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EAA Leads Effort to Lift Living History Flight Experiences Moratorium for Warbirds

  • EAA
    B-17 Veteran Dick Johnson flies in EAA's B-17 Aluminum Overcast during the Arsenal of Democracy flyover of Washington, D.C. Lifting of the moratorium allows additional flight experiences and operators.

July 21, 2015 - More than four years of work by EAA led way as the FAA lifted a longtime moratorium on new “Living History Flight Experiences” in historic aircraft, particularly warbirds.

Lifting of the FAA moratorium means that new applications and approvals can be finalized that allow flight experiences in such airplanes as World War II warbirds. Several operators had been continuing their flights on long-held exemptions, but lifting of the moratorium allows additional flight experiences and operators to be added for aviation enthusiasts.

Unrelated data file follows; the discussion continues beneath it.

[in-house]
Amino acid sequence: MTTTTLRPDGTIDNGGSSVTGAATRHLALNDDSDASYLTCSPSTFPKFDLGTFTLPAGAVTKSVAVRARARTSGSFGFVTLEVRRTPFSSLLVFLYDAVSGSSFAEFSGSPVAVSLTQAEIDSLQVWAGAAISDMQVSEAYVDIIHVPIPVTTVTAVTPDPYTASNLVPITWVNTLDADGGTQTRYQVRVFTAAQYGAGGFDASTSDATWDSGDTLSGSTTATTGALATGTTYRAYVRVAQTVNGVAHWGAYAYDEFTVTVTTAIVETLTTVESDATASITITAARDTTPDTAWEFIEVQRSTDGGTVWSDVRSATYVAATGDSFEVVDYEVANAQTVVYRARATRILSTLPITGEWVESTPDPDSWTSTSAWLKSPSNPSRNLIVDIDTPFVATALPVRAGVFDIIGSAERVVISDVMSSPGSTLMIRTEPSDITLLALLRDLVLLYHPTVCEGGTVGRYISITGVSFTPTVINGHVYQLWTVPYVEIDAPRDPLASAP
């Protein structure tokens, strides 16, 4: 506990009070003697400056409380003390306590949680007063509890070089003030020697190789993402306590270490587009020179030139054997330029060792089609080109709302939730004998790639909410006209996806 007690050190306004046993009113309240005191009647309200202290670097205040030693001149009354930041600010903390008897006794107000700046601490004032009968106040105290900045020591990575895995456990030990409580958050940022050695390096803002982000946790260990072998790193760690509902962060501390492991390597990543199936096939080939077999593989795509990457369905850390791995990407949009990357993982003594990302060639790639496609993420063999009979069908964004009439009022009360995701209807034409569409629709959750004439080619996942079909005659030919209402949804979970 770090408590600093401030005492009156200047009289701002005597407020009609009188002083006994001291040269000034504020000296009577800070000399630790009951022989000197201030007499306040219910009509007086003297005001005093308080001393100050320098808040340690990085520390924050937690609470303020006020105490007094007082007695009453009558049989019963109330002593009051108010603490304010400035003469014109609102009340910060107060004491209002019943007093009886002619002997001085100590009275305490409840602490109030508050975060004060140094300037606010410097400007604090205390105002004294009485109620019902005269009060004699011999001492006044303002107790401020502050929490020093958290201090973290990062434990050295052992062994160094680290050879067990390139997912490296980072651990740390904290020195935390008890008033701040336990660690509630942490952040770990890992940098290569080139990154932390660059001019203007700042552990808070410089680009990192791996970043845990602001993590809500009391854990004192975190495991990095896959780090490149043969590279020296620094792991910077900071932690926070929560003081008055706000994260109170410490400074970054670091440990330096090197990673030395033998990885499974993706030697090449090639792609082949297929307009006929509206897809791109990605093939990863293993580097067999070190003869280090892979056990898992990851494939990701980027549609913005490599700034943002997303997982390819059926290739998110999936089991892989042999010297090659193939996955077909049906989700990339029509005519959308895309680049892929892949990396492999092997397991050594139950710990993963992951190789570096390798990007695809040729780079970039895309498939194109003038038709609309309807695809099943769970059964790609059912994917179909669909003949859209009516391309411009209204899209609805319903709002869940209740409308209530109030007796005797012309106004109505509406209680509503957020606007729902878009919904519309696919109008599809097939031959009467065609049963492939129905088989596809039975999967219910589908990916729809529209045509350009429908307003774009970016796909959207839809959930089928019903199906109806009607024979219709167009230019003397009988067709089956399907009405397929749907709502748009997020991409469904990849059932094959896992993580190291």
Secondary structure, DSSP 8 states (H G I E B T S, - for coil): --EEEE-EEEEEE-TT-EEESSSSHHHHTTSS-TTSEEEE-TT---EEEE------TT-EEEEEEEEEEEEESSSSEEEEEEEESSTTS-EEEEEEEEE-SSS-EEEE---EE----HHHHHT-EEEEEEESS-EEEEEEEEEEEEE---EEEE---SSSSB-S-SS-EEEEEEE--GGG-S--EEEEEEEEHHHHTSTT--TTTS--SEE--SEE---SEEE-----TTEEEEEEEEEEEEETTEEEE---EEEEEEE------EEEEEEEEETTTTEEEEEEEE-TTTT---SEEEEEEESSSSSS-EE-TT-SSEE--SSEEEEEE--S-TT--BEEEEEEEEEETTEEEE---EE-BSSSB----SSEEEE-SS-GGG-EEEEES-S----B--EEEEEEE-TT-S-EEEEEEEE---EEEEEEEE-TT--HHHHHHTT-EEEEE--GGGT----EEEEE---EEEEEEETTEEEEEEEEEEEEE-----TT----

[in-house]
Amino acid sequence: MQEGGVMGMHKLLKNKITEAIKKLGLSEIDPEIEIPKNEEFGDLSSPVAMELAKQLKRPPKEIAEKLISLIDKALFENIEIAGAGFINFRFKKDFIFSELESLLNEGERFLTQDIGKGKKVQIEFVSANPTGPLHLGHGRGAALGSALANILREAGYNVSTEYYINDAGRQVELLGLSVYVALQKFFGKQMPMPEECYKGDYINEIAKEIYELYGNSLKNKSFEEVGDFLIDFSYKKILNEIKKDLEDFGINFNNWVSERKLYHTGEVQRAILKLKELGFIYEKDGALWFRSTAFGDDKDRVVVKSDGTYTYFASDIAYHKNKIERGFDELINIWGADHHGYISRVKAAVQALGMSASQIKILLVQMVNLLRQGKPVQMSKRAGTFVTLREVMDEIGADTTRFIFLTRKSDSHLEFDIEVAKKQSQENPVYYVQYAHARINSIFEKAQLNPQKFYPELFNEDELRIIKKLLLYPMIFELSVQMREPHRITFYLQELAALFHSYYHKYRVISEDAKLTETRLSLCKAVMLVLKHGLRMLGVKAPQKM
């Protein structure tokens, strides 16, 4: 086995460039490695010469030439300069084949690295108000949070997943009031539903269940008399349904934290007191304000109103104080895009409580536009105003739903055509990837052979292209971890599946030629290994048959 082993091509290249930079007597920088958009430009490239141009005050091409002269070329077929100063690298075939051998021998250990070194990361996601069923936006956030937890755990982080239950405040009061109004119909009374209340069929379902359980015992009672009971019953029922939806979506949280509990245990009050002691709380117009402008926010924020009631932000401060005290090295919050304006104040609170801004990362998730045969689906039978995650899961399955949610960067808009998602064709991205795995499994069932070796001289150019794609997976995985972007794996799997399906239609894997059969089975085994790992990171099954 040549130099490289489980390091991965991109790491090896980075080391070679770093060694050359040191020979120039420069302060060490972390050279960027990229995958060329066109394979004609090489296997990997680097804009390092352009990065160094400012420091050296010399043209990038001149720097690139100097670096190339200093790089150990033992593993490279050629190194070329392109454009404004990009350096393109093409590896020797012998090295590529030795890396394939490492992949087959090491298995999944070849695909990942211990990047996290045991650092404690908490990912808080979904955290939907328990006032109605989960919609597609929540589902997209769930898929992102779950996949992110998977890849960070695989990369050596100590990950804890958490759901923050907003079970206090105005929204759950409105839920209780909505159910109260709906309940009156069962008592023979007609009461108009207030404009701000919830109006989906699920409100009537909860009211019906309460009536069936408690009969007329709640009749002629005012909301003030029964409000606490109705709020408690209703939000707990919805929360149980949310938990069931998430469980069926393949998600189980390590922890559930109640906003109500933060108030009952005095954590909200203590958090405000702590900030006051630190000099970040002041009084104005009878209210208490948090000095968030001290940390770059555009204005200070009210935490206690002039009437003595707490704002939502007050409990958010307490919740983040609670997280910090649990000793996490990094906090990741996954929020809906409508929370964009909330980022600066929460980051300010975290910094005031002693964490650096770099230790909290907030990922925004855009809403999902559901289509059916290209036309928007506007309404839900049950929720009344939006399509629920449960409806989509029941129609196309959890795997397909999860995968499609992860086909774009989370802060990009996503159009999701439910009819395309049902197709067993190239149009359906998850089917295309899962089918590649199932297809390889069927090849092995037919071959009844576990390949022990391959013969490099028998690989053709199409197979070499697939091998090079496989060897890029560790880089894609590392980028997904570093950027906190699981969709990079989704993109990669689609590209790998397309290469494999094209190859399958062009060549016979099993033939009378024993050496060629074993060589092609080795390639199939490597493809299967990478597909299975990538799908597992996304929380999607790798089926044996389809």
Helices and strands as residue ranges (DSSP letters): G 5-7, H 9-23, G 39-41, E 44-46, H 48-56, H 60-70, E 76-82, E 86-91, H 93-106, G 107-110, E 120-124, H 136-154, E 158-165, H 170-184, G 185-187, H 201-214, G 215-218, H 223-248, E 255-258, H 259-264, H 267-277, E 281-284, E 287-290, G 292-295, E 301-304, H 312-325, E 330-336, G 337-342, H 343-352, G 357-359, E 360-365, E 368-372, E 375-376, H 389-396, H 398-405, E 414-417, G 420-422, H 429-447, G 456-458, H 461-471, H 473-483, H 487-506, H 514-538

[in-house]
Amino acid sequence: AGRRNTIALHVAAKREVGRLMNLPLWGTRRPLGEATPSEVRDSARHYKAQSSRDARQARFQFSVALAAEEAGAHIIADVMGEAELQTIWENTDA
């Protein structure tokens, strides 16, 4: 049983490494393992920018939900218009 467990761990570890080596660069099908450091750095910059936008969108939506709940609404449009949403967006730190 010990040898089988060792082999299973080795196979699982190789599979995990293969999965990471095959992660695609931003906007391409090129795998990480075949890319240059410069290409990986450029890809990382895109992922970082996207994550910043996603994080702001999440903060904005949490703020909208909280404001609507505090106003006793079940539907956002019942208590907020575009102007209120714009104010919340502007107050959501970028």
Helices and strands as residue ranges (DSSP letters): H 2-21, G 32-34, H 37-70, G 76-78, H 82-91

EAA had been urging the FAA to remove the moratorium in place since 2011. It was initially meant as an 18-month pause to consider standardized training programs, but instead had remained as a barrier to additional flight operations. EAA continually addressed the topic in sessions with the FAA in Washington, as well as in Oshkosh during the annual EAA AirVenture fly-in and the Winter Recreational Aviation Summit.

“Lifting of the FAA moratorium after four long years is an important first step,” said Sean Elliott, EAA’s vice president of advocacy and safety. “We remain concerned on some of the language and terminology used in the document, however, and how it might be interpreted in the field to limit certain aircraft. We will remain watchful to ensure freedom and consistency for these operations that are extremely popular.”

Elliott added that EAA is ready to assist the FAA through continued leadership on this issue. That could include forming a community-agency partnership to provide feedback policy implementation and interpretation, as well as working to establish safety requirements and documentation of various training programs.

“We will continue to monitor implementation and compliance issues, because the day-to-day FAA decisions in the field are a key to determining how successful this will be,” he said.

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